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1.13 carat Teardrop Shape


All the colors of beryl can contain 'two-phase' inclusions, which means material in two phases of matter (usually a solid and gas) are present inside.  Both red and green carry a significantly higher concentration of inclusions, and this dramatically contributes to an Emerald's signature appearance.


Both red and green beryl display a very specific type of two-phase inclusion:  The tubular, fibrous or needle-like inclusion capable of transmitting or redirecting light.  Thanks to the repetitive manner of crystal growth, a specimen can 'line up' Two-Phase inclusions in the same way over and over in the molecular lattice, which results in those pieces being Directionally-Oriented (Photo 2, from Gems & Gemology, Winter 1984, by Robert Kane).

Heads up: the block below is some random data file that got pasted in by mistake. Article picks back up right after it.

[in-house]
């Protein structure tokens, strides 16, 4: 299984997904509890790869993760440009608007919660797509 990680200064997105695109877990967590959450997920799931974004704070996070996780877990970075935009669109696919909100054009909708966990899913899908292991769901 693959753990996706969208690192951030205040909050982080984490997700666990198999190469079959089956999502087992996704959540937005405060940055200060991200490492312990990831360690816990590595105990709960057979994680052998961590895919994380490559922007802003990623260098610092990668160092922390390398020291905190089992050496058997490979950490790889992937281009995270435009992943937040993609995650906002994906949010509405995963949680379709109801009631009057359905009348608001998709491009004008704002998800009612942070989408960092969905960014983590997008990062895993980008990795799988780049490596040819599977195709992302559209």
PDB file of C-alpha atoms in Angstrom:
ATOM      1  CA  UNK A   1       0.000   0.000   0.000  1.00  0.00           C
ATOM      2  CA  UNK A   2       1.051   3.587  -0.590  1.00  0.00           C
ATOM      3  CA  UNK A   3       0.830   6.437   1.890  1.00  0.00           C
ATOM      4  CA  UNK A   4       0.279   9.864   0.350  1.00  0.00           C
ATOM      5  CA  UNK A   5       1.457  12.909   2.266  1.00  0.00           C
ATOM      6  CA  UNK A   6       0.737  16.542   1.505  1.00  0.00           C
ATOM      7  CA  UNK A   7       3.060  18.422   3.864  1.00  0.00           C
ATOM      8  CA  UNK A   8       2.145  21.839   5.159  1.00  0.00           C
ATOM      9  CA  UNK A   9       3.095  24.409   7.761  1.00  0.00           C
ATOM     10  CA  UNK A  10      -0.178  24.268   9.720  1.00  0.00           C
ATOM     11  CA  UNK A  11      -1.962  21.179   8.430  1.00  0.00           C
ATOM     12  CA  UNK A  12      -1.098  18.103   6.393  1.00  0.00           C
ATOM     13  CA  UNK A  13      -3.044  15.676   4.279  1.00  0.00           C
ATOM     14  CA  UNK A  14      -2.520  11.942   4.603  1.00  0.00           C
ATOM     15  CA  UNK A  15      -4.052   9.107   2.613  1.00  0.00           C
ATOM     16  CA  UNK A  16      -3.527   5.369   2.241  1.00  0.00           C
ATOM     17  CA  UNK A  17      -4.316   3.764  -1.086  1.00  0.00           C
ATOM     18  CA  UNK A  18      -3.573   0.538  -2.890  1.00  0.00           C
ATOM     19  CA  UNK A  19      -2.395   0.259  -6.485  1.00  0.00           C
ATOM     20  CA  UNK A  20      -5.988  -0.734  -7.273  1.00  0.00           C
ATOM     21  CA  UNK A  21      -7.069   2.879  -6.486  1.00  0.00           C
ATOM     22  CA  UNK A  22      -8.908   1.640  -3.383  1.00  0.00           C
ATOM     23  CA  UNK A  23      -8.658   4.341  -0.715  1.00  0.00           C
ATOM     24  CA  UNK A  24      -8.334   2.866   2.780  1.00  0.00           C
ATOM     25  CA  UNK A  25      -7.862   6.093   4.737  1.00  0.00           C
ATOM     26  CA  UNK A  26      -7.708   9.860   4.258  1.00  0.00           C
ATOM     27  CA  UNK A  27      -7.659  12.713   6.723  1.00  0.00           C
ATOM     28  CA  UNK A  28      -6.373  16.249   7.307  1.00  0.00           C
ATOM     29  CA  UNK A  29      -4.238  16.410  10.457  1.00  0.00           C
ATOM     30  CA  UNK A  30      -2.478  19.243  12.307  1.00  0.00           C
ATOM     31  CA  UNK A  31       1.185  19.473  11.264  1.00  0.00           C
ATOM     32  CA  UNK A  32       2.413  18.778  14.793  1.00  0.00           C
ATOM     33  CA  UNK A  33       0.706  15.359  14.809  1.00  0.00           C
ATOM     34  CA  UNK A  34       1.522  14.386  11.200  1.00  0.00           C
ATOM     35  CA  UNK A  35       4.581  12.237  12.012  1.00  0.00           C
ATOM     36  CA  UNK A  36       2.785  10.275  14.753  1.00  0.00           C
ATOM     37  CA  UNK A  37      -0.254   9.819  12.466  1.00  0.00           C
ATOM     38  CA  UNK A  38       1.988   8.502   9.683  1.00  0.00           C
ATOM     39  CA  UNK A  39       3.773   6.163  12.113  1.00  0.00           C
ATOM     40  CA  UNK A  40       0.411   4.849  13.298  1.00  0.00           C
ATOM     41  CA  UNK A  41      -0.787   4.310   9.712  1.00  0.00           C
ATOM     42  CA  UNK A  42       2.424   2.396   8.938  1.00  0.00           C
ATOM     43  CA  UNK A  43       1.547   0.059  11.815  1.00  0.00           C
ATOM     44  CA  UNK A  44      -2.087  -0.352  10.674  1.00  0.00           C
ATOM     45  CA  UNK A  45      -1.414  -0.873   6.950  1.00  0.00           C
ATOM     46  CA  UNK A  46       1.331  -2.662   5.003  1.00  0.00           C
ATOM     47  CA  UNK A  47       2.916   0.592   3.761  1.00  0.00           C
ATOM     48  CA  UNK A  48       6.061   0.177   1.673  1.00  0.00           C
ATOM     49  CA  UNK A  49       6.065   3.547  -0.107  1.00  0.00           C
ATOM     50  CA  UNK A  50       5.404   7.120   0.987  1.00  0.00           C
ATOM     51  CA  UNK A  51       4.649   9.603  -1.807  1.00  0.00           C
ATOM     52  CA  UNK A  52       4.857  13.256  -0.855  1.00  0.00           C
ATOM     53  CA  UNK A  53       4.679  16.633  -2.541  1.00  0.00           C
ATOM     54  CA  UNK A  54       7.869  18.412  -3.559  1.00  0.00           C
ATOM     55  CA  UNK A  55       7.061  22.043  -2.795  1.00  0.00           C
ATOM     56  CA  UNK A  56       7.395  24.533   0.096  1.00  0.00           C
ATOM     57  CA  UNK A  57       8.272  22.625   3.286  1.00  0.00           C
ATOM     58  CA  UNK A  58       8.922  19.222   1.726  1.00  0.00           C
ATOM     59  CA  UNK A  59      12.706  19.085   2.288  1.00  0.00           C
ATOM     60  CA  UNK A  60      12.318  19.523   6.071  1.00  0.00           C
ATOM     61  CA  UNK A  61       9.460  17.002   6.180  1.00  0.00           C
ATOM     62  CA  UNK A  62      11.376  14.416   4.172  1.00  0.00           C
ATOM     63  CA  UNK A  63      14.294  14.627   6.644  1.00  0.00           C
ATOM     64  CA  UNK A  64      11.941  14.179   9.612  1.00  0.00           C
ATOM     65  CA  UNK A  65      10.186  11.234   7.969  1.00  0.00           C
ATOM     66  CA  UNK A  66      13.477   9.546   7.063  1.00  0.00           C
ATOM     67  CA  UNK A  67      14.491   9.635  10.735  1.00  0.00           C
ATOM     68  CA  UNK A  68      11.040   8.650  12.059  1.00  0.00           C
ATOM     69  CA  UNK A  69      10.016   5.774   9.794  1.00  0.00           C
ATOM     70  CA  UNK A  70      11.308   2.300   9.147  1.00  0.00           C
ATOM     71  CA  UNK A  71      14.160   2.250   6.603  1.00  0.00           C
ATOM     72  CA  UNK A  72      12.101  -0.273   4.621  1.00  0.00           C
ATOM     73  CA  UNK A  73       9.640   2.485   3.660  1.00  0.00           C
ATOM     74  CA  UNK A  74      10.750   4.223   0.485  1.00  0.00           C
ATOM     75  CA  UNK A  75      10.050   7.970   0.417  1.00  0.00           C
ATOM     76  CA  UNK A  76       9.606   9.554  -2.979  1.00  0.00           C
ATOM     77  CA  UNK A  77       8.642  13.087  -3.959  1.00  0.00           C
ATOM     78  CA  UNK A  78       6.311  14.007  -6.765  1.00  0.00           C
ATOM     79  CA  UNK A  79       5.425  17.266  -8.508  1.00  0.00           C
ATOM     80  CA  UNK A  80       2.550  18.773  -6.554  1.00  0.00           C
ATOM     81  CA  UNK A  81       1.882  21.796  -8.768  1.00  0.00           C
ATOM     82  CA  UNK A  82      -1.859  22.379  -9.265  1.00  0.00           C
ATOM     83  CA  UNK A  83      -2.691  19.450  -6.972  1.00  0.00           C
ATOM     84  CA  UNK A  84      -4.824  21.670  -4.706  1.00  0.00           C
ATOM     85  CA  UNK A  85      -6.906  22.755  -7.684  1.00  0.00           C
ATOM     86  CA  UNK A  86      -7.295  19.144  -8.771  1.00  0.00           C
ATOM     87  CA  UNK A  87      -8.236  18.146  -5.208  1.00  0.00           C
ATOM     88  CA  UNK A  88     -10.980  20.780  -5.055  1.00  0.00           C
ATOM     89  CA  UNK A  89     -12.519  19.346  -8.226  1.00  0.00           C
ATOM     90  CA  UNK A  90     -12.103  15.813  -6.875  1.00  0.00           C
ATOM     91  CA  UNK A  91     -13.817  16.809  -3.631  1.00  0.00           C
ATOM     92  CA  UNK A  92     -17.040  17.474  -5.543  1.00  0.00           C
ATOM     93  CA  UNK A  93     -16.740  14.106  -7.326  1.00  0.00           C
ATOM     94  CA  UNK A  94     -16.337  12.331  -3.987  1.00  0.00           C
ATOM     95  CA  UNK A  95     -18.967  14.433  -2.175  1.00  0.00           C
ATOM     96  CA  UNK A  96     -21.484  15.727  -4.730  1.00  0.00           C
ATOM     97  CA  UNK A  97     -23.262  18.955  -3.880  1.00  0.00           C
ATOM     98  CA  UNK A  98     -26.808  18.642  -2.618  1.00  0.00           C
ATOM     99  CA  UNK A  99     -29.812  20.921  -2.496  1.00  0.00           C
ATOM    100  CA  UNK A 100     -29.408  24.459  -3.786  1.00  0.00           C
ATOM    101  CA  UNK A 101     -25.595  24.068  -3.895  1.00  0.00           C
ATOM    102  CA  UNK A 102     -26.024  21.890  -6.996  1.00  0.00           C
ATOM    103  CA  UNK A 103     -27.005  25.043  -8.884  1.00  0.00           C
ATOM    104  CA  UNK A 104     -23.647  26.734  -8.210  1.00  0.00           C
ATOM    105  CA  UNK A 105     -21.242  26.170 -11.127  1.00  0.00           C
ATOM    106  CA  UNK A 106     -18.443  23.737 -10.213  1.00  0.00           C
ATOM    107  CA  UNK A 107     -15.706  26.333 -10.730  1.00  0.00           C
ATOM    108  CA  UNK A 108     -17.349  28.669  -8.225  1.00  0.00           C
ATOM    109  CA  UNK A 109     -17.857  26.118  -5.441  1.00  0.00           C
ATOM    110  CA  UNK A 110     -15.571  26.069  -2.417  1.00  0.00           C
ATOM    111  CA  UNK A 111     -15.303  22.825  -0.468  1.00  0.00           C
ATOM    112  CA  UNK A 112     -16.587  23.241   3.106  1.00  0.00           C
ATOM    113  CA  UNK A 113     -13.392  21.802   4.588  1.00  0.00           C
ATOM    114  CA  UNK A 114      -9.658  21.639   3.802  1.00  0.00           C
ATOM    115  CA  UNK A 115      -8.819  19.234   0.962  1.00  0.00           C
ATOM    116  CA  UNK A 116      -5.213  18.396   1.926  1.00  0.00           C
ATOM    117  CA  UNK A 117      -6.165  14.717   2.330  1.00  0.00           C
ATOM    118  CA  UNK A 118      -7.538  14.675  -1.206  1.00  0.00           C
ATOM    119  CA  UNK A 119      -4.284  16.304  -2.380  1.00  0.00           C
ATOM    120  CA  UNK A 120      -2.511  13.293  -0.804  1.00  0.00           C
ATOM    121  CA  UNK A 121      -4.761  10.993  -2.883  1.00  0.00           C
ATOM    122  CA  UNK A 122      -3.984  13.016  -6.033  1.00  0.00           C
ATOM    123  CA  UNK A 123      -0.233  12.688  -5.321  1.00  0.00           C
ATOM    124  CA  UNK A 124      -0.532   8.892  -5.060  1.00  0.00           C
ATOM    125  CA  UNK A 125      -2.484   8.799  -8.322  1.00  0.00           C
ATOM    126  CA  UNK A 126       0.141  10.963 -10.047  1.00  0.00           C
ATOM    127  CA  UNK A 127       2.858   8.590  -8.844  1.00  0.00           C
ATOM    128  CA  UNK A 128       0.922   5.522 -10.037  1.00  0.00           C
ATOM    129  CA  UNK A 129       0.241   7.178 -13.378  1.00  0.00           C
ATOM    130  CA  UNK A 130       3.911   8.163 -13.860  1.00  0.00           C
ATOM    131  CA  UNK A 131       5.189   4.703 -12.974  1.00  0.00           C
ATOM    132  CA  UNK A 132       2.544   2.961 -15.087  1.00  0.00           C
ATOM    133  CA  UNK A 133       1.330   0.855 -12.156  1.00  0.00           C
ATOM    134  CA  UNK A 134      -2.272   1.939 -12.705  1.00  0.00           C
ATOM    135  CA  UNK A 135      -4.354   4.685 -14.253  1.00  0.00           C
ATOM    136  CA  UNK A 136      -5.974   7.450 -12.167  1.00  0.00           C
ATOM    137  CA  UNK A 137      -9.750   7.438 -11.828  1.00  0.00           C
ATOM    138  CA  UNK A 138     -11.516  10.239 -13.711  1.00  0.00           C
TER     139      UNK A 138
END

When an army of these inclusions face the same direction, a stone can be shaped into a rounded dome with inclusions perpendicular to a gemstone's table.  Rare fibrous and wisp-like surface-reaching features can then gather, transmit and focus light...arranging their collected luminescence into a line.  Rocking this stone back and forth allows a viewer to see a line moving from one side of the table to the other.  This effect is known as the Catseye Phenomenon.

I have personally documented less than ten Red Emerald catseye examples, and this pear is the largest of them all.

Red Emerald Catseye 1.13 carat Pear Shaped Gem Cabochon

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